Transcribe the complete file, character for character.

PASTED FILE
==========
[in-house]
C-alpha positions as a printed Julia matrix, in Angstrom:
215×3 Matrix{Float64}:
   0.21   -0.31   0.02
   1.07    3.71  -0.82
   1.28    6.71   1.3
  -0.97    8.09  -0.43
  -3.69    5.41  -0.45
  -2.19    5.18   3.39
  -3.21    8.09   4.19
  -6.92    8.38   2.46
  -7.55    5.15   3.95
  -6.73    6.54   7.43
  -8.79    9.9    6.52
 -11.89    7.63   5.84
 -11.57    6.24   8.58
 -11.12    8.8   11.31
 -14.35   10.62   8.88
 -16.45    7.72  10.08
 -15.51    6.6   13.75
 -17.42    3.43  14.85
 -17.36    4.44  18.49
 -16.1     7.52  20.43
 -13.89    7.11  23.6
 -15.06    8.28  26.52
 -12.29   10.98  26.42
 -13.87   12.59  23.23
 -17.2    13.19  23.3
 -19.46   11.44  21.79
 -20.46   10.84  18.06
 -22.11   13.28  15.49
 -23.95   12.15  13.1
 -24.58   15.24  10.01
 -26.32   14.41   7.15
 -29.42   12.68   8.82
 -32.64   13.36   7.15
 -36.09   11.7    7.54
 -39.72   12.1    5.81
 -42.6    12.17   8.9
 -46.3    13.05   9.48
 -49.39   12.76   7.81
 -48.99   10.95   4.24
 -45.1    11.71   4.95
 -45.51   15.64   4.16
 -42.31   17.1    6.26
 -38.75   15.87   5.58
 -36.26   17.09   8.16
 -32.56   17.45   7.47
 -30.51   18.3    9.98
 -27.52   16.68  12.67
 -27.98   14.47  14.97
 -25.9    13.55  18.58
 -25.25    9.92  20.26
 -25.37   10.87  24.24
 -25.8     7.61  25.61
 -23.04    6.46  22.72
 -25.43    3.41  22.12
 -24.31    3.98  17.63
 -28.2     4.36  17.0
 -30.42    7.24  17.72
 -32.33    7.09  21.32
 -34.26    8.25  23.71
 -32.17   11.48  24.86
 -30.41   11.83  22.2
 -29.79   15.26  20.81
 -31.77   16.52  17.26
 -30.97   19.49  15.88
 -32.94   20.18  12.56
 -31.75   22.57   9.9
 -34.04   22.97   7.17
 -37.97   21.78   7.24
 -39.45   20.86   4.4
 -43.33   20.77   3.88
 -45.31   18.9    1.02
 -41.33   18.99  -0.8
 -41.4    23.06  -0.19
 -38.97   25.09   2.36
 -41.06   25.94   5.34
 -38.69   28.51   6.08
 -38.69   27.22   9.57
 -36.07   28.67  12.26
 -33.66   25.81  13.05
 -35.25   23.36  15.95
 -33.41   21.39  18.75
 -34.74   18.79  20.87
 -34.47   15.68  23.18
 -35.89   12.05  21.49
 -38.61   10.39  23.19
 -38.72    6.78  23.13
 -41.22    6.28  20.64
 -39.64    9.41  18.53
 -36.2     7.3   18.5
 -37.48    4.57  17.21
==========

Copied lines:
[in-house]
C-alpha positions as a printed Julia matrix, in Angstrom:
215×3 Matrix{Float64}:
   0.21   -0.31   0.02
   1.07    3.71  -0.82
   1.28    6.71   1.3
  -0.97    8.09  -0.43
  -3.69    5.41  -0.45
  -2.19    5.18   3.39
  -3.21    8.09   4.19
  -6.92    8.38   2.46
  -7.55    5.15   3.95
  -6.73    6.54   7.43
  -8.79    9.9    6.52
 -11.89    7.63   5.84
 -11.57    6.24   8.58
 -11.12    8.8   11.31
 -14.35   10.62   8.88
 -16.45    7.72  10.08
 -15.51    6.6   13.75
 -17.42    3.43  14.85
 -17.36    4.44  18.49
 -16.1     7.52  20.43
 -13.89    7.11  23.6
 -15.06    8.28  26.52
 -12.29   10.98  26.42
 -13.87   12.59  23.23
 -17.2    13.19  23.3
 -19.46   11.44  21.79
 -20.46   10.84  18.06
 -22.11   13.28  15.49
 -23.95   12.15  13.1
 -24.58   15.24  10.01
 -26.32   14.41   7.15
 -29.42   12.68   8.82
 -32.64   13.36   7.15
 -36.09   11.7    7.54
 -39.72   12.1    5.81
 -42.6    12.17   8.9
 -46.3    13.05   9.48
 -49.39   12.76   7.81
 -48.99   10.95   4.24
 -45.1    11.71   4.95
 -45.51   15.64   4.16
 -42.31   17.1    6.26
 -38.75   15.87   5.58
 -36.26   17.09   8.16
 -32.56   17.45   7.47
 -30.51   18.3    9.98
 -27.52   16.68  12.67
 -27.98   14.47  14.97
 -25.9    13.55  18.58
 -25.25    9.92  20.26
 -25.37   10.87  24.24
 -25.8     7.61  25.61
 -23.04    6.46  22.72
 -25.43    3.41  22.12
 -24.31    3.98  17.63
 -28.2     4.36  17.0
 -30.42    7.24  17.72
 -32.33    7.09  21.32
 -34.26    8.25  23.71
 -32.17   11.48  24.86
 -30.41   11.83  22.2
 -29.79   15.26  20.81
 -31.77   16.52  17.26
 -30.97   19.49  15.88
 -32.94   20.18  12.56
 -31.75   22.57   9.9
 -34.04   22.97   7.17
 -37.97   21.78   7.24
 -39.45   20.86   4.4
 -43.33   20.77   3.88
 -45.31   18.9    1.02
 -41.33   18.99  -0.8
 -41.4    23.06  -0.19
 -38.97   25.09   2.36
 -41.06   25.94   5.34
 -38.69   28.51   6.08
 -38.69   27.22   9.57
 -36.07   28.67  12.26
 -33.66   25.81  13.05
 -35.25   23.36  15.95
 -33.41   21.39  18.75
 -34.74   18.79  20.87
 -34.47   15.68  23.18
 -35.89   12.05  21.49
 -38.61   10.39  23.19
 -38.72    6.78  23.13
 -41.22    6.28  20.64
 -39.64    9.41  18.53
 -36.2     7.3   18.5
 -37.48    4.57  17.21